Neuronal cholecystokinin and schizophrenia: pathogenic and therapeutic studies

C. A. Tamminga, R. L. Littman, L. D. Alphs, T. N. Chase, G. K. Thaker, A. M. Wagman

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34 Scopus citations

Abstract

Neuroleptic-free schizophrenic patients received caerulein, a potent analogue of cholecystokinin octapeptide, in a fixed- and rising-dose schedule. In addition, neuroleptic-treated patients received a single dose of the peptide with a 4-week follow-up. No significant change in mental status was observed after any of these administration schedules. Peak plasma levels of caerulein were noted at 20-30 min after IM administration; at this time no changes in cortical evoked potential were demonstrated. Furthermore, levels of cholecystokinin were not found to be reduced, but were in fact elevated in lumbar cerebrospinal fluid of schizophrenic patients. These data argue against the antipsychotic efficacy of systemic caerulein administration and, because evidence of CNS response to CCK is lacking, suggest that other pharmacologic strategies may be necessary to effectively modify central peptide systems with systemically administered drugs.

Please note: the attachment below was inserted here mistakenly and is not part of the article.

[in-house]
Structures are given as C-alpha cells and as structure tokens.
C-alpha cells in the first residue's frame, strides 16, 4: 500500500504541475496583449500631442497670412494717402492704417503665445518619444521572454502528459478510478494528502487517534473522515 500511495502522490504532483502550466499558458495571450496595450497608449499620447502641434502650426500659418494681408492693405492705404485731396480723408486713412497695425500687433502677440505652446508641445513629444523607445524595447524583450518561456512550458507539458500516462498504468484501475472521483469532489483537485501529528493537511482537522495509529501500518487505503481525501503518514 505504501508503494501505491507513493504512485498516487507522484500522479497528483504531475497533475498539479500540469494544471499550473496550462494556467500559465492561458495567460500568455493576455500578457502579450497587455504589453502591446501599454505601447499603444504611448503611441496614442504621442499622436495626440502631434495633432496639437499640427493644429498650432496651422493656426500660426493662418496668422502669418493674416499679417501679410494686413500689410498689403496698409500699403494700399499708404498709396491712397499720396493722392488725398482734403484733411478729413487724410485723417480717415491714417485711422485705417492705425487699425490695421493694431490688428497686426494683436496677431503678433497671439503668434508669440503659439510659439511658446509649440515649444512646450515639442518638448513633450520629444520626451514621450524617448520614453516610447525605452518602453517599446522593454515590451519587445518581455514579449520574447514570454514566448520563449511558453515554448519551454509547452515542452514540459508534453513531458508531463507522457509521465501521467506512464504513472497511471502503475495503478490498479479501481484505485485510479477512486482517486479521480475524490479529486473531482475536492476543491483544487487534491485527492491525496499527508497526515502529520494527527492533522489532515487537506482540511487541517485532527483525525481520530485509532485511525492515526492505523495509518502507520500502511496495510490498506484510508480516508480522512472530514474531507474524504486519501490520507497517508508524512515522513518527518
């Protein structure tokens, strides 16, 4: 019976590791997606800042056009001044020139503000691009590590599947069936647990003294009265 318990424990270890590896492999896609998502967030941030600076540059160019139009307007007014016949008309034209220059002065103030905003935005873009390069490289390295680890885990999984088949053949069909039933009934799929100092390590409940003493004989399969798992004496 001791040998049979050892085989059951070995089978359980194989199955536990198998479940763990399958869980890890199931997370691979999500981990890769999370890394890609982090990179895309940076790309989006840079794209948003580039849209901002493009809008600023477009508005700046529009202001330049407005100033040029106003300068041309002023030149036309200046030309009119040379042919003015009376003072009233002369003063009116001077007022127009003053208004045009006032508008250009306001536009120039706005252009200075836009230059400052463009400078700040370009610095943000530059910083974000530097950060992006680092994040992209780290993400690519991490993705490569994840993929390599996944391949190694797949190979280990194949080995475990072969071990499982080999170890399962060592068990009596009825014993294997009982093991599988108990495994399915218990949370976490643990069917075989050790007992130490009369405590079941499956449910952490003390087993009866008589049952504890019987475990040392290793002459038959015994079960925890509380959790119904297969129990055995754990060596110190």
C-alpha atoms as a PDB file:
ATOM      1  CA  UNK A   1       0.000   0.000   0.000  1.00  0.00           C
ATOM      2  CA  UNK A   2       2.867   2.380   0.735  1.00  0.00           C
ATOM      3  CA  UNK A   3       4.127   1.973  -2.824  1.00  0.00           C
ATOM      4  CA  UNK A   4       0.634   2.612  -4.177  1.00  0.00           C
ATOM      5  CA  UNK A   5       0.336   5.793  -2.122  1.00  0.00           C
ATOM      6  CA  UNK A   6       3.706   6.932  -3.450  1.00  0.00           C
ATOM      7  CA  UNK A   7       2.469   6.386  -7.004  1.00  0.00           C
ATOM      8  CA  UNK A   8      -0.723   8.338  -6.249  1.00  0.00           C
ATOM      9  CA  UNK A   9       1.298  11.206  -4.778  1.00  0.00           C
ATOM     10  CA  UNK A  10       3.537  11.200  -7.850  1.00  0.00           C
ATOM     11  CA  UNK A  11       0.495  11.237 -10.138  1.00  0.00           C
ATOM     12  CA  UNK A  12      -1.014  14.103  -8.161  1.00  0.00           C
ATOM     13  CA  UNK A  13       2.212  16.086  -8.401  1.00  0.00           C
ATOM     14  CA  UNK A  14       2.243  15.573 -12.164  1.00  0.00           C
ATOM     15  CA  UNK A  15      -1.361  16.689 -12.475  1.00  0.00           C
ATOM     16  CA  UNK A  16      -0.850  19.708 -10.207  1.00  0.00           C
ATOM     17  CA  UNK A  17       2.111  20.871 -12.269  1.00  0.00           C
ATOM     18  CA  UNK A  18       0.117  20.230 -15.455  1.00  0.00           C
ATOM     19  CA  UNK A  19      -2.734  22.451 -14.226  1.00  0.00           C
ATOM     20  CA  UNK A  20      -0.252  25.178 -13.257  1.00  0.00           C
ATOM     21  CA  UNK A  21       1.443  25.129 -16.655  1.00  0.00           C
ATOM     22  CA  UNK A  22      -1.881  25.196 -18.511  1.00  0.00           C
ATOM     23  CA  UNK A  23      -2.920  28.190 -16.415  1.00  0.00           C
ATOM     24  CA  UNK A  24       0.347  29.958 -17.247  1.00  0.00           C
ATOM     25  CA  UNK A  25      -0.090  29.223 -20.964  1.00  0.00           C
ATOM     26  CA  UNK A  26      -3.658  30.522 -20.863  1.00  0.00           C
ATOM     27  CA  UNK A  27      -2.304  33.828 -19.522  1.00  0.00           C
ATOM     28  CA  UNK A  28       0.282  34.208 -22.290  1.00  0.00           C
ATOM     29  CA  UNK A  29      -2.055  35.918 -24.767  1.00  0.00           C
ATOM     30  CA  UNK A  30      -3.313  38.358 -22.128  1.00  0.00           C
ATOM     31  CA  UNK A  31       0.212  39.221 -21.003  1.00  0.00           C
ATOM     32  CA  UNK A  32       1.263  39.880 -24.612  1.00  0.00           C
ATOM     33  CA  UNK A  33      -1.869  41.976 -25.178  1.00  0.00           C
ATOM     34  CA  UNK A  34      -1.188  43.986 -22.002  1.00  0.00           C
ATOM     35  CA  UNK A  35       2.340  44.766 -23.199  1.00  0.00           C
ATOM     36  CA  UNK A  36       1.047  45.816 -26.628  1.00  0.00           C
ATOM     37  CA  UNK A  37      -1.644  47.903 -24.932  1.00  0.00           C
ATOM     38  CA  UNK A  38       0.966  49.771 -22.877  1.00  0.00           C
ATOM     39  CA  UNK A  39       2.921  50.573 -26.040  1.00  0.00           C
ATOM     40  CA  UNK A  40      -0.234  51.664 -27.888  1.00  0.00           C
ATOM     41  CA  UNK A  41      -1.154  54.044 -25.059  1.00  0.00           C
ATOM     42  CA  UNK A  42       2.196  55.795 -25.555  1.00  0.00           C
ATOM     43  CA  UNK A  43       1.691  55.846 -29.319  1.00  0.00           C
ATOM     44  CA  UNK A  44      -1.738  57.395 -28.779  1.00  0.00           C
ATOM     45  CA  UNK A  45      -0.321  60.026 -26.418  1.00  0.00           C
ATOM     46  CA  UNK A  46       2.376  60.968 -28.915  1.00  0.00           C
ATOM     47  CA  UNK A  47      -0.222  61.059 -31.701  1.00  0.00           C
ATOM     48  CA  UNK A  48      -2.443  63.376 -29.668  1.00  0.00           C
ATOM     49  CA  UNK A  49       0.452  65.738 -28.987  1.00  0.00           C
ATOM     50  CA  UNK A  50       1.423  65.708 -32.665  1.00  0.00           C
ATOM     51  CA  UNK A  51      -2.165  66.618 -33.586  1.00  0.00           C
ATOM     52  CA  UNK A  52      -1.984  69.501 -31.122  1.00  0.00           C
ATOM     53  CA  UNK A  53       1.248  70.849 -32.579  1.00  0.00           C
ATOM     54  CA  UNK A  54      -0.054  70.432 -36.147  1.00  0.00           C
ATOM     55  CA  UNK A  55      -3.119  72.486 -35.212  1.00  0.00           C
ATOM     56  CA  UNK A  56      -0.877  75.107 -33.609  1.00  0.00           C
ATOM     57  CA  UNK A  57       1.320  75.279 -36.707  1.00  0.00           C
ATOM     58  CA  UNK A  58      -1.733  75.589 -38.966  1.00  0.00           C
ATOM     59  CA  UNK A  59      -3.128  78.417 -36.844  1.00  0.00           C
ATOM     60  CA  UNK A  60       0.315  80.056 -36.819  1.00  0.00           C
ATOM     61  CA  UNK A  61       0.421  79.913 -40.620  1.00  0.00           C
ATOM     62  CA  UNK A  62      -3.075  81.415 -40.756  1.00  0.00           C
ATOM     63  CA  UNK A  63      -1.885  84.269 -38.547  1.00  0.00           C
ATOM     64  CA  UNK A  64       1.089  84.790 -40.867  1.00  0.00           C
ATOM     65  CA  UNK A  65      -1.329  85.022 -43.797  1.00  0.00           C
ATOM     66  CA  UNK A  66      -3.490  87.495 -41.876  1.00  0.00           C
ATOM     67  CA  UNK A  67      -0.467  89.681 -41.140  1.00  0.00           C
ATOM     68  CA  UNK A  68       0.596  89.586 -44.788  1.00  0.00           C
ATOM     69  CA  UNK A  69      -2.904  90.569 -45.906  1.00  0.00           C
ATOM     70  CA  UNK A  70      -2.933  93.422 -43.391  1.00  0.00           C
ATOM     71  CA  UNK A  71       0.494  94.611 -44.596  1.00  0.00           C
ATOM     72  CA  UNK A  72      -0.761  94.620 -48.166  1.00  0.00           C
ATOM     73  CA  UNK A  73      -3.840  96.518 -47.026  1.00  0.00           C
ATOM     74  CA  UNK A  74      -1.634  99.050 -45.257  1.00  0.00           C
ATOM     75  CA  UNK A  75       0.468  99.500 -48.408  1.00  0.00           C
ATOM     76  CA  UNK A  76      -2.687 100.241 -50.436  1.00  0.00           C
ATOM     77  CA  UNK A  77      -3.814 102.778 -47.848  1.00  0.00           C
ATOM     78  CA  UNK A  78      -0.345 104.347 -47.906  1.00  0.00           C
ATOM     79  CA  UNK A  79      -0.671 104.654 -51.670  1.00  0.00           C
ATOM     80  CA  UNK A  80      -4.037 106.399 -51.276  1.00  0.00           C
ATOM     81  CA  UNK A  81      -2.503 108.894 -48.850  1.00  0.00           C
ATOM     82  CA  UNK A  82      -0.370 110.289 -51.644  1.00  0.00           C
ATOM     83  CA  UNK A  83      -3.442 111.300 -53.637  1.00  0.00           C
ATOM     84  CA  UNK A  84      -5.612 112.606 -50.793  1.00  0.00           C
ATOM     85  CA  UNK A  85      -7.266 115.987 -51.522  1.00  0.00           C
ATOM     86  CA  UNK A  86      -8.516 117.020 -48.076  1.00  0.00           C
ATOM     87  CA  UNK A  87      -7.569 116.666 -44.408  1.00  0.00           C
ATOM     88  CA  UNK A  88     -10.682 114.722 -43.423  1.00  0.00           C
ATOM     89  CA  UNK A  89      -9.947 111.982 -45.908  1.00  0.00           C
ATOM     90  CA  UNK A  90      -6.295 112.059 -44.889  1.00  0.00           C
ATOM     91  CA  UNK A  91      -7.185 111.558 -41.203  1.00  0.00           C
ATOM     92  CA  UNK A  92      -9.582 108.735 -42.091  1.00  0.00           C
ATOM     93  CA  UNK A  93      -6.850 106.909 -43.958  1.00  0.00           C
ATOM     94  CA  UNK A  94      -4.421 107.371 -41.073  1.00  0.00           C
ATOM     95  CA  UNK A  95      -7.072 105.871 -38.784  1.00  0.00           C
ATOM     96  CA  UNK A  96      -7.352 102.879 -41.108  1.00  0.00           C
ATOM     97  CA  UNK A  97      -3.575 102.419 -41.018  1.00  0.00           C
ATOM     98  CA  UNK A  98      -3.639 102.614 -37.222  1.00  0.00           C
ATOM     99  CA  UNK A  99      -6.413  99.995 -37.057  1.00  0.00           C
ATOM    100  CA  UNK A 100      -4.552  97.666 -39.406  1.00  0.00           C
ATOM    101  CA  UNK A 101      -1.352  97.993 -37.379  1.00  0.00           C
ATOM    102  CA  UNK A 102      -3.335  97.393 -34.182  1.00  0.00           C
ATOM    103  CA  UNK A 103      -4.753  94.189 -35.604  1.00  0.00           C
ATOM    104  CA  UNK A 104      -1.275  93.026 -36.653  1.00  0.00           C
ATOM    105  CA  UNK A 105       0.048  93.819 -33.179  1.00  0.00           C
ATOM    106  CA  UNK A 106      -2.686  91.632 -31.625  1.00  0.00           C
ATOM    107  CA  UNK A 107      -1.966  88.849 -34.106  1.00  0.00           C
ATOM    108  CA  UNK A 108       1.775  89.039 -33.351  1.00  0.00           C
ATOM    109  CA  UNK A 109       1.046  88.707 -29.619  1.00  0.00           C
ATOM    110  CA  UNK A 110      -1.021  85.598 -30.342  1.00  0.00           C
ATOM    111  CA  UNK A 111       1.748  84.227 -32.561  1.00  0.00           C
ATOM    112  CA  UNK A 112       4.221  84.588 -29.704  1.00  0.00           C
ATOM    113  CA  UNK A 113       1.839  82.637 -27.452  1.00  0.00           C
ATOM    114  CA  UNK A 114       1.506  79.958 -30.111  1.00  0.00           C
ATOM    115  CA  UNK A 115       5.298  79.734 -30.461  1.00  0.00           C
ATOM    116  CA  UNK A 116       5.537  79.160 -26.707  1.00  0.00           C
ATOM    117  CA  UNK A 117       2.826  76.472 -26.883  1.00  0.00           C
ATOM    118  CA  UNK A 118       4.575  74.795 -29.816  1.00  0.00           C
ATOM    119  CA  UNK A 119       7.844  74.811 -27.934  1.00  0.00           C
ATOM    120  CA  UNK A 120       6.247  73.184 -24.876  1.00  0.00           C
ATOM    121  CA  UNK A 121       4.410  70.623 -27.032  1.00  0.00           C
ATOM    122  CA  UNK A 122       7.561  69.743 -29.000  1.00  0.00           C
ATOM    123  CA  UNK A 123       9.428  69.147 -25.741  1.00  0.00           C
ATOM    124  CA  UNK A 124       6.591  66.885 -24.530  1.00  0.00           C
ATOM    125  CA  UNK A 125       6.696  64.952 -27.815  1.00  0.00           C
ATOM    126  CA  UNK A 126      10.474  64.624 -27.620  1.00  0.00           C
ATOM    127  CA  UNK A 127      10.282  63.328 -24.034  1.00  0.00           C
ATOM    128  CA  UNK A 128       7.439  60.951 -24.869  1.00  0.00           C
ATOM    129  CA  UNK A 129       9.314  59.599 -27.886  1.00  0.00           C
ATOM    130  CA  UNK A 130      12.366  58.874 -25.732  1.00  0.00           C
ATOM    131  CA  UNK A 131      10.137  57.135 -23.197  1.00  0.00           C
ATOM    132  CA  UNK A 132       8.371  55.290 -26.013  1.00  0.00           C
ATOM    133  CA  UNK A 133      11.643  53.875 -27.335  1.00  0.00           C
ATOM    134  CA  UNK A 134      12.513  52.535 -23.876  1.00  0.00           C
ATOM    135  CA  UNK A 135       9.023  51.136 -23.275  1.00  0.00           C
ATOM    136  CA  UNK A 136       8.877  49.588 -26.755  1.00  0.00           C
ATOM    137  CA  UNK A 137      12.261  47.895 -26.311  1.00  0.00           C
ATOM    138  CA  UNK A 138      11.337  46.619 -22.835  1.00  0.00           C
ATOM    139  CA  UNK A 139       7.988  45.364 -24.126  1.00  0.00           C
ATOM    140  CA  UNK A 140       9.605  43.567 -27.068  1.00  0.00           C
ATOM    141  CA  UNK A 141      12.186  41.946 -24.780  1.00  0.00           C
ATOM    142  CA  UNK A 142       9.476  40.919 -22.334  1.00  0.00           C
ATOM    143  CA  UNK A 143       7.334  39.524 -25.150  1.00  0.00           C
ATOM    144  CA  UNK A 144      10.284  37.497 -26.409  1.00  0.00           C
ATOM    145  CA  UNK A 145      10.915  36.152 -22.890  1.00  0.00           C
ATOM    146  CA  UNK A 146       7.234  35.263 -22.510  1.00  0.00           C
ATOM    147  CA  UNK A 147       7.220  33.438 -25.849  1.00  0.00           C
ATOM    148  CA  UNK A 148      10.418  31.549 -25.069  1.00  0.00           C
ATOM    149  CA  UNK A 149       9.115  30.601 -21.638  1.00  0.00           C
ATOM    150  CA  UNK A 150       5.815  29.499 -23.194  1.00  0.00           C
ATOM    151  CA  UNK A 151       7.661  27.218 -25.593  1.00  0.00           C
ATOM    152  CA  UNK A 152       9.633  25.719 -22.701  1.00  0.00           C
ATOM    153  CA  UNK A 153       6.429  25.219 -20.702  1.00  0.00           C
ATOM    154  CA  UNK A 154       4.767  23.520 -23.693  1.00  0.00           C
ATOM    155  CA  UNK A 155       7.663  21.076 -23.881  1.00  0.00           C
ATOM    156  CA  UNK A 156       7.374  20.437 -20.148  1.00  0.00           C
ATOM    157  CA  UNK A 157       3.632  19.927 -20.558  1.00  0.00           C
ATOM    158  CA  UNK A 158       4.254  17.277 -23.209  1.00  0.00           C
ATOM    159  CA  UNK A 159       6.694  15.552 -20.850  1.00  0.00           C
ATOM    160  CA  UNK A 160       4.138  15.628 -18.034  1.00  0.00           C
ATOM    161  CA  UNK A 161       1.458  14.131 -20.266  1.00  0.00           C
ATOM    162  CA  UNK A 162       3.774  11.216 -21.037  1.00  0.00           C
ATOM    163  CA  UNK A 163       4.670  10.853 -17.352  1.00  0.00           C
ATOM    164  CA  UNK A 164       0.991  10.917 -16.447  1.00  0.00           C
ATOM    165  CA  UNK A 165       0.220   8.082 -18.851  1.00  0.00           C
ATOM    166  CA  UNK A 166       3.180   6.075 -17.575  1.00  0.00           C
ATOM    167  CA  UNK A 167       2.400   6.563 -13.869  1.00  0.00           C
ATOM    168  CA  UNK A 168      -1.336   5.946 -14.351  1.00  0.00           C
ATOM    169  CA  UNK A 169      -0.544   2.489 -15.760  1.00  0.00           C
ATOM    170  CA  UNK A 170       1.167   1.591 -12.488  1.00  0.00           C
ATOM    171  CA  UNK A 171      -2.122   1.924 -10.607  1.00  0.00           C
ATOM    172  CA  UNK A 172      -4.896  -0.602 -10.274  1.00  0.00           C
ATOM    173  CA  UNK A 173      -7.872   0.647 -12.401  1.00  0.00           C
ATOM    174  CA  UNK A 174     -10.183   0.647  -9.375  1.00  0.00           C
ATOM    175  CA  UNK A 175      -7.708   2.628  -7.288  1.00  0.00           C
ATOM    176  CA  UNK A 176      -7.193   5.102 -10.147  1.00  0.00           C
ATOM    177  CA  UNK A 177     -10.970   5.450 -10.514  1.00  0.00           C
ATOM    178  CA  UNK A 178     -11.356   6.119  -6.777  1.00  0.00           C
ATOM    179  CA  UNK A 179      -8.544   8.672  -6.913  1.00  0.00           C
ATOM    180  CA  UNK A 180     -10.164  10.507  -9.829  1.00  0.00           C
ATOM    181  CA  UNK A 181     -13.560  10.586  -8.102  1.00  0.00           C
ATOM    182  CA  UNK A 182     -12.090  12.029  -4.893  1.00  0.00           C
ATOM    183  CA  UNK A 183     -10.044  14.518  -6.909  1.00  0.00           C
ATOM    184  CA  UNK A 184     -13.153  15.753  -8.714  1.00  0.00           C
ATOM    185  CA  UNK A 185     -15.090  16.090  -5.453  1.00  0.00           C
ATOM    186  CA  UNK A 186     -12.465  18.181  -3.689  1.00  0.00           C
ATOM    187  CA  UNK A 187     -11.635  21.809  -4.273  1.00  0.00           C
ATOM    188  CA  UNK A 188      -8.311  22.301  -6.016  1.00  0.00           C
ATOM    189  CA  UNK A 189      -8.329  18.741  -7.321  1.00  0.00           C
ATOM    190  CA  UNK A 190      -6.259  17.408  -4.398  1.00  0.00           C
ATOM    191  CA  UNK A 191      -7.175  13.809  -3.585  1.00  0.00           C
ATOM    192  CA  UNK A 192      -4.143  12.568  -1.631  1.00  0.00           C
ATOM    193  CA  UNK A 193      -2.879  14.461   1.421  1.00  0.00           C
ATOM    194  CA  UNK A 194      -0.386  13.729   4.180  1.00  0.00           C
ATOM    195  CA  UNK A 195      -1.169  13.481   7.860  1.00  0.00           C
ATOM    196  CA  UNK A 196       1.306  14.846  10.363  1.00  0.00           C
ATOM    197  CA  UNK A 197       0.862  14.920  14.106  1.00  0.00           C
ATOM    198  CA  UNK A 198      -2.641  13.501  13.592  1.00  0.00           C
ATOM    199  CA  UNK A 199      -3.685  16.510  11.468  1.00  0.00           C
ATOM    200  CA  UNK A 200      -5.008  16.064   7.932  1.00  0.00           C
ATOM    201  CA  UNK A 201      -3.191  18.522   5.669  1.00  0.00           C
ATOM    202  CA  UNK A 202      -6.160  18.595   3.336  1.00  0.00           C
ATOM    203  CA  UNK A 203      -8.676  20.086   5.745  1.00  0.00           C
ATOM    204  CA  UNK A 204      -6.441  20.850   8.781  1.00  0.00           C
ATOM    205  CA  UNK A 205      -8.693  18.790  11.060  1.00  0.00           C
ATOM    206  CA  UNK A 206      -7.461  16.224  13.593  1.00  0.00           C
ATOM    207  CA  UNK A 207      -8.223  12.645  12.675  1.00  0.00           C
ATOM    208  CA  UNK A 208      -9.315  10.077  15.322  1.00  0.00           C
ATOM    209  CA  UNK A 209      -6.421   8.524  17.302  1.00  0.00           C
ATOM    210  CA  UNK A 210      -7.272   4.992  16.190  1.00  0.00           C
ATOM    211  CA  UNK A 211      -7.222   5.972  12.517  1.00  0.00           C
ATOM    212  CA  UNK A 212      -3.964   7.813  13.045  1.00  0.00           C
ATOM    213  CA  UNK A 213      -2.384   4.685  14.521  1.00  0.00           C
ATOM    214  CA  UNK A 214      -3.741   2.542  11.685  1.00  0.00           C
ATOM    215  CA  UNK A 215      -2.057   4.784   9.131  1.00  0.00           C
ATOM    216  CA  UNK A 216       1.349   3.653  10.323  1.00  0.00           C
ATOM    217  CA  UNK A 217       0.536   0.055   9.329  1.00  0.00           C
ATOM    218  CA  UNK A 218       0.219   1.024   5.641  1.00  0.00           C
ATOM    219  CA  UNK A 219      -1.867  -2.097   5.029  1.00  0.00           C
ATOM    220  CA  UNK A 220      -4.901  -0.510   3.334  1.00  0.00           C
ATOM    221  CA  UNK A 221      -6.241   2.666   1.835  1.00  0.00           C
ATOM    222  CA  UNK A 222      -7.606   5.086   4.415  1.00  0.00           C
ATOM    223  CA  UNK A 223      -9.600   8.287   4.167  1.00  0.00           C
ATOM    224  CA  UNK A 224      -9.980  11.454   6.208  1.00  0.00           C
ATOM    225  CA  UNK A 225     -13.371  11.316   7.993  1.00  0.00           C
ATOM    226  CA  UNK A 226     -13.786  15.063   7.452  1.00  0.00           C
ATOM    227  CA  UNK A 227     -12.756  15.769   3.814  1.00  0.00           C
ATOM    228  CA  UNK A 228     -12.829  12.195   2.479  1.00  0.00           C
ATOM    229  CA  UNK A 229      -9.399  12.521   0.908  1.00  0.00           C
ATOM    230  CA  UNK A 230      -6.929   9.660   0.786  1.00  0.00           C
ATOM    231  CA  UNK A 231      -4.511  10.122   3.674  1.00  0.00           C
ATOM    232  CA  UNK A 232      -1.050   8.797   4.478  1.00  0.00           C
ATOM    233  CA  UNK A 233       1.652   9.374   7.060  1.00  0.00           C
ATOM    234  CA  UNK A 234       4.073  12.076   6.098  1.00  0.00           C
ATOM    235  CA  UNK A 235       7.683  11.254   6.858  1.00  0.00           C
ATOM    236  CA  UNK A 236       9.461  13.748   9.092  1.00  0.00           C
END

Original languageEnglish (US)
Pages (from-to)387-391
Number of pages5
JournalPsychopharmacology
Volume88
Issue number3
DOIs
StatePublished - Mar 1 1986

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Keywords

  • Caerulein
  • Cerebrospinal fluid
  • Cholecystokinin
  • Peptide pharmacology
  • Schizophrenia

ASJC Scopus subject areas

  • Pharmacology

Cite this

Tamminga, C. A., Littman, R. L., Alphs, L. D., Chase, T. N., Thaker, G. K., & Wagman, A. M. (1986). Neuronal cholecystokinin and schizophrenia: pathogenic and therapeutic studies. Psychopharmacology, 88(3), 387-391. https://doi.org/10.1007/BF00180843